Friday, November 30, 2007

cUp and cAp - Pictorial representation of words in English

Look at the image I drew, the 'U' signifies that a cup is in that shape and it can hold stuff. The 'A' on the other hand signifies that a "cap" is a COVER, the 'A' symbol is like the one that closes on top.

just a illustration to state that objects were named based on the characters.

this is just my theory ---

Umbrella starts with a 'U' and as per the previous theory it should have been starting with a 'A', to signify that umbrella is to cover us from rain...

to disprove:
oh may be this way, holding us against rain :) In this case they chose the literary meaning; "holding". what ever that holds be it holding for OR holding against starts with a 'U'.

Another example to prove/disprove: 'Utensil' / 'Atom'

I enjoy viewing my thoughts from different stand points, trying to contradict and approve. (this is one of the reflections)

Thursday, November 29, 2007

A peek in to internal product names

Having worked with several product companies in the past, I have come across fancy names being given to the products internally.

Where did this notion start?

May be IT guys are bored hearing of all the technical jargon's all the time or lack of new words. The most common names that I have come across are the names of products after mountains, lakes, islands, Greek mythology and names after movies too.

When a new guys walks in to the company, he learns the various jargon's the company produces (each month :)) and on top of that the product names that are no way related to the technology.

names that I have come across:
Pluto, katmai, Yukan, Orcas, Longhorn, Apache, Octurus, Aruba, Kokomo, Matrix, Batman, Batman & Robin, Xfiles, Helios, Apollo, Gabriel, Luna, Sparc, ....

Wednesday, November 28, 2007

Programming traditions --foll--from--the--past>

Whenever you learn a new computer language, you come across typical traditional programs and naming conventions.

Digging the etymology of them below:

1. You learn C, C++, Java, C# the first program in many books/tutorials is the print "Hello World!".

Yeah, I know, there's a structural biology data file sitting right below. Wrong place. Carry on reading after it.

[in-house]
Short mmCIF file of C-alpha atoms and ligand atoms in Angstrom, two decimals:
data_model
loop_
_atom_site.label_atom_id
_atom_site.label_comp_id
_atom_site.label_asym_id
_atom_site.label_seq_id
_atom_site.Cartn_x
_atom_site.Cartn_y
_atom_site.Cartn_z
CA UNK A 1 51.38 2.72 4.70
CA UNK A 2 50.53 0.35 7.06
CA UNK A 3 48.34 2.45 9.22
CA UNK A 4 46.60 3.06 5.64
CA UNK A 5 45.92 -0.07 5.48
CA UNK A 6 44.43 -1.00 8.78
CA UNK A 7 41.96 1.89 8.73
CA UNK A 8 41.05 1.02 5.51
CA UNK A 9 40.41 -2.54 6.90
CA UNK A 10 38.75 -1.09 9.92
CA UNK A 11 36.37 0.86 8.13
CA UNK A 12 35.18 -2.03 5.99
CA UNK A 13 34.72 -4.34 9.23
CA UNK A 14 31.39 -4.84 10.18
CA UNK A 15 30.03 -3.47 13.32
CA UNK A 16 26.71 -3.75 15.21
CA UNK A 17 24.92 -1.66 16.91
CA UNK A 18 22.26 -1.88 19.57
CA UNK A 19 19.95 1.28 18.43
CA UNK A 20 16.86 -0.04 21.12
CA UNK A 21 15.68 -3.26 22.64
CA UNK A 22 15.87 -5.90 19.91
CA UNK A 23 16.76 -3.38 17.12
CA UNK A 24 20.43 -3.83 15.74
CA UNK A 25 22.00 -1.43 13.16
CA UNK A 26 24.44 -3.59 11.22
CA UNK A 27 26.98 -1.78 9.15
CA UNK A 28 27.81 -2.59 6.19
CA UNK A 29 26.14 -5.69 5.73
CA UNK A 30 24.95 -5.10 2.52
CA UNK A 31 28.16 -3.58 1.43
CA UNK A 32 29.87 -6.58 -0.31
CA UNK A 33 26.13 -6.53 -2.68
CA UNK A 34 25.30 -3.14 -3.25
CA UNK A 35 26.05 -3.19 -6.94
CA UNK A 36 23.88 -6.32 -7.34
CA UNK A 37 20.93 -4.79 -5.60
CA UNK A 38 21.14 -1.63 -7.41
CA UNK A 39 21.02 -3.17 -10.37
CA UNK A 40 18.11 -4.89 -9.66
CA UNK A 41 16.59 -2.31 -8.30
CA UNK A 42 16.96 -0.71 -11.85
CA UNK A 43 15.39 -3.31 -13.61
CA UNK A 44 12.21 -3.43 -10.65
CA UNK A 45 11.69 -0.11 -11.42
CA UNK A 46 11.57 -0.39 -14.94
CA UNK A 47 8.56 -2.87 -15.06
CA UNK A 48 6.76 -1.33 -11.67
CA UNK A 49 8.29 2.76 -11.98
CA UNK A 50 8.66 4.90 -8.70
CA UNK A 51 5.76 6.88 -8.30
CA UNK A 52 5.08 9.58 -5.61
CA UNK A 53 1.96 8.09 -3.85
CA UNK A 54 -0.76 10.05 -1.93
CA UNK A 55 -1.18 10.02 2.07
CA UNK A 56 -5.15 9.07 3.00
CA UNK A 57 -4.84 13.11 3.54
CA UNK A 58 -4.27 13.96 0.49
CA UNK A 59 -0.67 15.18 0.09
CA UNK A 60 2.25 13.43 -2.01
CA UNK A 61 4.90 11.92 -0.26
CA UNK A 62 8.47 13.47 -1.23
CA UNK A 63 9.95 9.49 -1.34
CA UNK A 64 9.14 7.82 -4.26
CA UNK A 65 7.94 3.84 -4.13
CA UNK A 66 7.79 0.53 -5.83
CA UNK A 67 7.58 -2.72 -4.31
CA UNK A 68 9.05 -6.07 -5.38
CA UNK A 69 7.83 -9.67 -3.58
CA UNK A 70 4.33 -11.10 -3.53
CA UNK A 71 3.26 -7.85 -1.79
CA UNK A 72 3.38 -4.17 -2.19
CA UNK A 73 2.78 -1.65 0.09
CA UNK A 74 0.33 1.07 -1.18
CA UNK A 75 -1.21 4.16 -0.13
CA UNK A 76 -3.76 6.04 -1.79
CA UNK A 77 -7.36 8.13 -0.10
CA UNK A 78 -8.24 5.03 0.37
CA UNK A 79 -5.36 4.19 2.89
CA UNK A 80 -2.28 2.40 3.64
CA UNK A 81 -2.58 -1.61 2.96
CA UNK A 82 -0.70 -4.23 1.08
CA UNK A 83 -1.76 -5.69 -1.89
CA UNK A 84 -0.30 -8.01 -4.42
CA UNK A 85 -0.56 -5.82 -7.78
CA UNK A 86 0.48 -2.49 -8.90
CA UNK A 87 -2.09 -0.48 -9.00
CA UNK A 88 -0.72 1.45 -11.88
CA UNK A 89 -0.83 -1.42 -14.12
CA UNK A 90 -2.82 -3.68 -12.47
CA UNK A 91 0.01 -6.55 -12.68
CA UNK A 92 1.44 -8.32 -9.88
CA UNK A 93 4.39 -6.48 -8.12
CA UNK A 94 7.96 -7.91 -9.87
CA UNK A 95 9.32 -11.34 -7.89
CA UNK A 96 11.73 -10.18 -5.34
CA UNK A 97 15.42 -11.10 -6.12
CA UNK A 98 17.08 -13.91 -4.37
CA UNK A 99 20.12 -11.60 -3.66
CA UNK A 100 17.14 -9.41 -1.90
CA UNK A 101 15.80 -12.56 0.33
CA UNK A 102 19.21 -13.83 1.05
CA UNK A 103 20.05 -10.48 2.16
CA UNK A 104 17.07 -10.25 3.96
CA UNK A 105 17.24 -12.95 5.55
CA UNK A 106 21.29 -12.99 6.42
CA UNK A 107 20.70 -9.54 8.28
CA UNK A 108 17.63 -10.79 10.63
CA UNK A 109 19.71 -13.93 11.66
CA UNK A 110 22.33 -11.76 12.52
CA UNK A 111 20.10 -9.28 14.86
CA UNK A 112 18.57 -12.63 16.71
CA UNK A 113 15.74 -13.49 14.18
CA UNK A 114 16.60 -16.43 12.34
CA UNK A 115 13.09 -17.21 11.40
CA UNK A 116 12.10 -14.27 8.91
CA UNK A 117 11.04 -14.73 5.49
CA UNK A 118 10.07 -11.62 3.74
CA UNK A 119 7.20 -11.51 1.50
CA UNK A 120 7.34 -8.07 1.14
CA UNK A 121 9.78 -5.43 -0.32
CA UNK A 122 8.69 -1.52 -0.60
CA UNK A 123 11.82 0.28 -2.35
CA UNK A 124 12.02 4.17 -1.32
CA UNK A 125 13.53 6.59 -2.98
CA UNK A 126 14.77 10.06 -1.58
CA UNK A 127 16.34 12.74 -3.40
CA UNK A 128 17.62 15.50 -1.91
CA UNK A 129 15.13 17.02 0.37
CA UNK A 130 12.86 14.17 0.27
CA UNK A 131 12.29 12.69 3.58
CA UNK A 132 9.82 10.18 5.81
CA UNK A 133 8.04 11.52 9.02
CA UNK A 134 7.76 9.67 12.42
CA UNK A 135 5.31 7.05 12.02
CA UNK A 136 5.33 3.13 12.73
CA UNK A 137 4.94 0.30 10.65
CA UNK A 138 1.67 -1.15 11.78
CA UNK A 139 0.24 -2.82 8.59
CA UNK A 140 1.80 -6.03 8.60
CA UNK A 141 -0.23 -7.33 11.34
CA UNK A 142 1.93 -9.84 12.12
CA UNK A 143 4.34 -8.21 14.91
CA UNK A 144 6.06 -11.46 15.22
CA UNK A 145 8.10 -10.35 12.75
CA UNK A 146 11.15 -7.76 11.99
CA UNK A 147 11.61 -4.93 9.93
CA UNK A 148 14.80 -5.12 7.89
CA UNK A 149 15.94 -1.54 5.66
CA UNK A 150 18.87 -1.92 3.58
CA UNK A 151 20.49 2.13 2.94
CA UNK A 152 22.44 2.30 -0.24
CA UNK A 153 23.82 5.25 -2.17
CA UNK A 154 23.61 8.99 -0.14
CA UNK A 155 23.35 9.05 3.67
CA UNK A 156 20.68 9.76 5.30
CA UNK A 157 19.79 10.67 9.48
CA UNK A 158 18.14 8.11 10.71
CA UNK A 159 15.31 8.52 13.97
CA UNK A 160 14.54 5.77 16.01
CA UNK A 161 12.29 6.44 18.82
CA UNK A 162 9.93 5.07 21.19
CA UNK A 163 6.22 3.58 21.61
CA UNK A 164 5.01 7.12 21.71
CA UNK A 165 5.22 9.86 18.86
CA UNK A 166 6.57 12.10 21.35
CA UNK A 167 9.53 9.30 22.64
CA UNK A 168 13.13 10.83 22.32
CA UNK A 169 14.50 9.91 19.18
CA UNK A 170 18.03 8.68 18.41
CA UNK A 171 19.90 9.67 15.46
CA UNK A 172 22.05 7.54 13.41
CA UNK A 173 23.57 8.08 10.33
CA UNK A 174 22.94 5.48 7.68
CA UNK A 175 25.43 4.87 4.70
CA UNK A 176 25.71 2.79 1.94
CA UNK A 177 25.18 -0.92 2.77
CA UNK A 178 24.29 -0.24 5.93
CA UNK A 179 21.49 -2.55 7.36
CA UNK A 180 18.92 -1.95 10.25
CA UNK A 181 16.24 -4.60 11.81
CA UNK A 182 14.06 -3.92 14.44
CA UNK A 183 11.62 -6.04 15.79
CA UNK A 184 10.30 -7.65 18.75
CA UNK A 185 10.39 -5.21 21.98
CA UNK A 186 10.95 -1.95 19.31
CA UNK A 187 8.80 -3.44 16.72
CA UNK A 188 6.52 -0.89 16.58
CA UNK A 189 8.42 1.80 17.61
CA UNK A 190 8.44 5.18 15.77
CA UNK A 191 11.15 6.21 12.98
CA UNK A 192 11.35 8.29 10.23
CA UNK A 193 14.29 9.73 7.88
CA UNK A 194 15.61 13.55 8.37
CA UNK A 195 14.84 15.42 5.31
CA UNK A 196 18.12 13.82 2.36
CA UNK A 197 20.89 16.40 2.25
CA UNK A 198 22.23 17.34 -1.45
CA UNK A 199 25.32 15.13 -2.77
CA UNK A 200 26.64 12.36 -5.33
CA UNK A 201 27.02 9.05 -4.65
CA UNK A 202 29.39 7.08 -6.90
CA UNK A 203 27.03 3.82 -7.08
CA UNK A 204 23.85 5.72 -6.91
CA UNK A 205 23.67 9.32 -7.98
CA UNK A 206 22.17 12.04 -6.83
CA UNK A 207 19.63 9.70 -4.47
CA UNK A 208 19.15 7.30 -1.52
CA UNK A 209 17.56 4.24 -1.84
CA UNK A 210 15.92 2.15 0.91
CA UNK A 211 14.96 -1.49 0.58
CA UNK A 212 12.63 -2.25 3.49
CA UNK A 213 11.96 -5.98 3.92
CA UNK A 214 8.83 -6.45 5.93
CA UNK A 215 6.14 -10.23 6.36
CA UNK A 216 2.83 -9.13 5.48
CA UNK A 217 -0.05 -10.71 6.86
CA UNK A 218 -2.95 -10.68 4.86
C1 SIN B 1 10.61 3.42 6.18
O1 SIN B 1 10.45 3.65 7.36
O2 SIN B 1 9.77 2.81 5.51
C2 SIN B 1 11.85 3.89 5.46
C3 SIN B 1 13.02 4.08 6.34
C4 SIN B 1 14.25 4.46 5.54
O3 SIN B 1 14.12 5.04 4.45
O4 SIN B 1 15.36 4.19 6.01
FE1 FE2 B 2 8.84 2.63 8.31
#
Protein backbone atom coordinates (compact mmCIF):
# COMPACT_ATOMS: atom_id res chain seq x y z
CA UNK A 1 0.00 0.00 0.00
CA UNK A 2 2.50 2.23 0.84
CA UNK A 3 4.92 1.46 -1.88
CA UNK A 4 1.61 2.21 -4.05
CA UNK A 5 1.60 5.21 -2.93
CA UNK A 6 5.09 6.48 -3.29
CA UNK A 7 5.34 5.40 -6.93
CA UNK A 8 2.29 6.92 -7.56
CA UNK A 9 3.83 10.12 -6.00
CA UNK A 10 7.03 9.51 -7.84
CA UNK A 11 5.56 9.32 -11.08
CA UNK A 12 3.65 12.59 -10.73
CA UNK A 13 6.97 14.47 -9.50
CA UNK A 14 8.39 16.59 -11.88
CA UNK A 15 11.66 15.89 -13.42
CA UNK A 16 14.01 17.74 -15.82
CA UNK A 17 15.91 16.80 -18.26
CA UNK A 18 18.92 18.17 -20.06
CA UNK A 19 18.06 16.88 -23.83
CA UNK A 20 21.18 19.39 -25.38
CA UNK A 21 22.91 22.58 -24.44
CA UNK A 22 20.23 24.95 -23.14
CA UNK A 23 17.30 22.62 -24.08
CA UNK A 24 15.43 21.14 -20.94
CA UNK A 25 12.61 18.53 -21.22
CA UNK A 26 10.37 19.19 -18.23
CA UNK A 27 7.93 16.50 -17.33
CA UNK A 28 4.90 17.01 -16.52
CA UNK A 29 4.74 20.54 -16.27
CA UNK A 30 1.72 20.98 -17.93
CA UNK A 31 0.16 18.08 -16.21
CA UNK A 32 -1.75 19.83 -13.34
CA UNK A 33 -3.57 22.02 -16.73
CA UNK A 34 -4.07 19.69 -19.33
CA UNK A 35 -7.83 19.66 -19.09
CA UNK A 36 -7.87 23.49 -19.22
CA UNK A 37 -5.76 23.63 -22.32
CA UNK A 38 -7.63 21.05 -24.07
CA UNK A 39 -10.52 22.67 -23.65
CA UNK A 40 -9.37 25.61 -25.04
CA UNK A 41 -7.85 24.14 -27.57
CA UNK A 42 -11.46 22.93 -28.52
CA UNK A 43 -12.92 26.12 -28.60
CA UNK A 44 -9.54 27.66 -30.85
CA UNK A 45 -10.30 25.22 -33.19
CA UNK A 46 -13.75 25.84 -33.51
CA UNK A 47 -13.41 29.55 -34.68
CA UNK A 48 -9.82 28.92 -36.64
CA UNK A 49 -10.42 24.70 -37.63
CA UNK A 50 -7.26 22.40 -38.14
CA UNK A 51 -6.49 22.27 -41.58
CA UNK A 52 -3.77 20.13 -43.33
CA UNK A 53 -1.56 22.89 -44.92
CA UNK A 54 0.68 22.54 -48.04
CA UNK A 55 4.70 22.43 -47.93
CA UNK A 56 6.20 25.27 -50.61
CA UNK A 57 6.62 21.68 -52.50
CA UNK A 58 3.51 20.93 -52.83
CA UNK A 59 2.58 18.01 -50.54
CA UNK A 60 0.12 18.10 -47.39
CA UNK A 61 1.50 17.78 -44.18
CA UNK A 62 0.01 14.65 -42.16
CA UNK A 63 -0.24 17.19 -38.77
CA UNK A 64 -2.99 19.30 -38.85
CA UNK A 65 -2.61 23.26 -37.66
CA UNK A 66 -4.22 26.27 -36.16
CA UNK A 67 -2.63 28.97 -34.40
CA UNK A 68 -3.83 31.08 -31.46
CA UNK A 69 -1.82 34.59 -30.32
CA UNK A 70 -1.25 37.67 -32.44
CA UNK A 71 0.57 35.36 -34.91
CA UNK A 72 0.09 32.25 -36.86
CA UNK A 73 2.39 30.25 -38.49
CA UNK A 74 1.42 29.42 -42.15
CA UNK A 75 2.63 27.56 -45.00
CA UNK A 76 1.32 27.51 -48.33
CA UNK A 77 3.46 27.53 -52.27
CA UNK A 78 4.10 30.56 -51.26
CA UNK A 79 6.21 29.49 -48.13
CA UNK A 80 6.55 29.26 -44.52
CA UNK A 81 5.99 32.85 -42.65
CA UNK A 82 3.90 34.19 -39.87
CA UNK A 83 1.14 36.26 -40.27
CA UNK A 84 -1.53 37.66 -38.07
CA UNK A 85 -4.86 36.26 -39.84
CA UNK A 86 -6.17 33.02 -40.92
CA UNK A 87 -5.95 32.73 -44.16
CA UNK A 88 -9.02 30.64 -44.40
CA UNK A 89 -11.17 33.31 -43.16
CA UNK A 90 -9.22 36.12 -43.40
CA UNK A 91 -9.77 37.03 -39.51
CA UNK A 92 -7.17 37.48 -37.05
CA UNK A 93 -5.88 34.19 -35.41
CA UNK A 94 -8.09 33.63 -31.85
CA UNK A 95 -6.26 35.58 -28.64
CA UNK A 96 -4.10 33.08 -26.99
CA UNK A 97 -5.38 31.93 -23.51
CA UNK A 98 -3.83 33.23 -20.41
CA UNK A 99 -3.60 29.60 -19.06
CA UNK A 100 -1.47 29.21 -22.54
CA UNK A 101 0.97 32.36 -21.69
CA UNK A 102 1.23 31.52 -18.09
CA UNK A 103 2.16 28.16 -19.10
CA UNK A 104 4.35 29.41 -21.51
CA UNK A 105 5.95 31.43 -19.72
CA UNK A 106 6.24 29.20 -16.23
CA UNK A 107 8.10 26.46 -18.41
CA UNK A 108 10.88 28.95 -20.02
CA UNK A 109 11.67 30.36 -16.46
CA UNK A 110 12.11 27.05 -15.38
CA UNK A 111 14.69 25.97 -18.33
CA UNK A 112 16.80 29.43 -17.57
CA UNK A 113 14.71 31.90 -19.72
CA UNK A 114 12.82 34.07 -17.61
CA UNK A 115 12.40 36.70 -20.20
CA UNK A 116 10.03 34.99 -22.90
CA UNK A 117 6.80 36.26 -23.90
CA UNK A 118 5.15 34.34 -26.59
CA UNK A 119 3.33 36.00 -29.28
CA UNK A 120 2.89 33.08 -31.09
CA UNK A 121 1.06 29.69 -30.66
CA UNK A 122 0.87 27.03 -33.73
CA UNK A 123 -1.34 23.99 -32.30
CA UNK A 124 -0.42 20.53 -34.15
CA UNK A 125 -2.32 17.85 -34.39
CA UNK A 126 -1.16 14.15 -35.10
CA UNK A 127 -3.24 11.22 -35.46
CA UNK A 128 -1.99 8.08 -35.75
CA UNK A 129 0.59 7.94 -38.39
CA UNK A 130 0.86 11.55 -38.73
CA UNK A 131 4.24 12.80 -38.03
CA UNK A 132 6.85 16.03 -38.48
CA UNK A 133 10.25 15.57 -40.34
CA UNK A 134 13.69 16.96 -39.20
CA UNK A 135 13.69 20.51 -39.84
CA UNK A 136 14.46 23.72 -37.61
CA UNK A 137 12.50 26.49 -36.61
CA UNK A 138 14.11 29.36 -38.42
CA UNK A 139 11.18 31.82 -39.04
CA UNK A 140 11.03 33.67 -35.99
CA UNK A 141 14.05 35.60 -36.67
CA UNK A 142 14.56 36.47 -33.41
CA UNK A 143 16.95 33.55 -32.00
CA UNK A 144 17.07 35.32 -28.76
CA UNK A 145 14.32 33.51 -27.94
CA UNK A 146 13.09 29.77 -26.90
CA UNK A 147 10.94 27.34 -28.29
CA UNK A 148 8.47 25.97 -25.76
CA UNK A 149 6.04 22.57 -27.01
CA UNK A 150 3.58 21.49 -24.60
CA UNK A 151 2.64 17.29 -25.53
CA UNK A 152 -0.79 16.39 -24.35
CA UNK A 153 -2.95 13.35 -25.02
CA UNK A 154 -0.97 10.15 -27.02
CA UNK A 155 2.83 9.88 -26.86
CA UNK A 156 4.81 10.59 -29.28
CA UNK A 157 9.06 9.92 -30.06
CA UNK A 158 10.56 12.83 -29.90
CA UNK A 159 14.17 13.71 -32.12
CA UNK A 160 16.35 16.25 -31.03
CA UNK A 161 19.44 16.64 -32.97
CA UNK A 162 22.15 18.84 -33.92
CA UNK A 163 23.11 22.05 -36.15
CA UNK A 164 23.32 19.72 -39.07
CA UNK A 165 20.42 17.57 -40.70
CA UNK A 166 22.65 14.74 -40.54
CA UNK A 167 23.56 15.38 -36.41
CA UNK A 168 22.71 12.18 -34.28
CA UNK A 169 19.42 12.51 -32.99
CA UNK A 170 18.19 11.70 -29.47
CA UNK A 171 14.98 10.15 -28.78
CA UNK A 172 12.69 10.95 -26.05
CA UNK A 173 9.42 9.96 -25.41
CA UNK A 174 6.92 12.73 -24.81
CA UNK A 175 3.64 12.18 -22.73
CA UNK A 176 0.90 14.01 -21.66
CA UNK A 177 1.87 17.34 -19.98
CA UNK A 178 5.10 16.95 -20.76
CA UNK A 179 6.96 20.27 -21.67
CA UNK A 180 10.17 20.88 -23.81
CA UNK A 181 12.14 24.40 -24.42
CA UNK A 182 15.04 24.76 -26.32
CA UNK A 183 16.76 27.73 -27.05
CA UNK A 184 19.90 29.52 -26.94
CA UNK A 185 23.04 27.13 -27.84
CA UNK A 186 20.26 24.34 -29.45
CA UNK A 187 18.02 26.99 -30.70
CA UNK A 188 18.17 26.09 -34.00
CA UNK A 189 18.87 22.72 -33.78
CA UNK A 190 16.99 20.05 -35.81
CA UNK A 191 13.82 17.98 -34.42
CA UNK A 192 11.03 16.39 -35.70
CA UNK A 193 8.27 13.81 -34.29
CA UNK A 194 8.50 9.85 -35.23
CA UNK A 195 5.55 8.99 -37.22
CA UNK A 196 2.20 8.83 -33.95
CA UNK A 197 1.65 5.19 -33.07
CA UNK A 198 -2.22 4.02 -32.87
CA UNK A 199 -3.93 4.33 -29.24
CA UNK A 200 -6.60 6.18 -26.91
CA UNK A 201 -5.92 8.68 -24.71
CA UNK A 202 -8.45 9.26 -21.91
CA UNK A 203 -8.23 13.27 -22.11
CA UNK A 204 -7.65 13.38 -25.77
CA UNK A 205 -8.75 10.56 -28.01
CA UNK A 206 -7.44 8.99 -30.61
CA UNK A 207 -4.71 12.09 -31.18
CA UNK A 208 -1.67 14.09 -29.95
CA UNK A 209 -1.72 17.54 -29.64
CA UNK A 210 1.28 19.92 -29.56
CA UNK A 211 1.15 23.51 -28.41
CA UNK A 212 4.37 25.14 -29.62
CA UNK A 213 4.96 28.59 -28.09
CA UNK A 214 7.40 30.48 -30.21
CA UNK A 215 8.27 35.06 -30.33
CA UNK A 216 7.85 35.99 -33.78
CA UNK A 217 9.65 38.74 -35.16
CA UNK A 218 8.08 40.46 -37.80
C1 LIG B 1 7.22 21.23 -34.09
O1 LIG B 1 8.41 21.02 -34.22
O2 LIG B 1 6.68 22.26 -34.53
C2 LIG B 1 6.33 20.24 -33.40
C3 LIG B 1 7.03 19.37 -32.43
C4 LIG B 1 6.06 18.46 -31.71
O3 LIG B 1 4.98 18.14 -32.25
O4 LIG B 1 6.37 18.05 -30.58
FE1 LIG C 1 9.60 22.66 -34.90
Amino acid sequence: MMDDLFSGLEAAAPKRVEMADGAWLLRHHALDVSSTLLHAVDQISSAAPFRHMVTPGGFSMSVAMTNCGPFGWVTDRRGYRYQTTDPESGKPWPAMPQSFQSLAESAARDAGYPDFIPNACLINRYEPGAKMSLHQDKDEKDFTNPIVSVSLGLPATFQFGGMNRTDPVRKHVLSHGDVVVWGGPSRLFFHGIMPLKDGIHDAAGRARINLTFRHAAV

probably it is attributed to K&R who created 'C' language which is introduced a phenomenal way in which programming are done today. May be using this as baseline, all the programming languages start with the print "Hello world" program. Do not know what do they used to teach during COBOL/FORTRON days.

World's biggest Hello world program

//C code

void main()
printf("Hello world");

//Java code
public class HelloWorld

public static void main (String[] args)
System.out.println("Hello, world!\n");


//C# code
public class Program
static void Main(string[] args)
System.Console.WriteLine("Hello World");

2. Function name is foo()?
what is foo btw - click here
origin of foo()

remember this:
// C code
void foo()
void bar()
// Neither foo() nor bar() accomplish anything useful,
// and the use of either will lead to a stack overflow error

void foobar()

3. local integer variable names i, j and not a, b?
May be (I)nteger starts with 'i'?, well may be... some one started it and it continues. Or people from maths started using j, k as they were close to integers (See the link below for more) as computers are after all math based !!!
slightly different but from a math world - why is J used for set of integers

4. --More to add--

Monday, November 19, 2007

C# using indexes on Enums

This is a sample code snippet:

Definition of your enum:
public enum ETagNumbersForHTML
None = 0,
One = 1,
Tiny = 5,
Small = 10,
Medium = 50,
Large = 100,
ExtraLarge = 1000,
SuperLarge = int.MaxValue

Main method:
static void Main(string[] args)
Random rnd = new Random(0);
int value;
Array values = Enum.GetValues(typeof(ETagNumbersForHTML));
int myRnd = rnd.Next(0, values.Length);
value = (int)values.GetValue(myRnd);

Thursday, November 15, 2007

another puzzle

There are N(>1) balls in a row. Each ball is of a different colour. I make lot of swaps where in each swap I interchange the position of two different balls. After K swaps, I see that the original order of balls is restored. In other ways, the order is just the same as it was before we started to do any swaps. Prove that K is always even?

Wednesday, November 14, 2007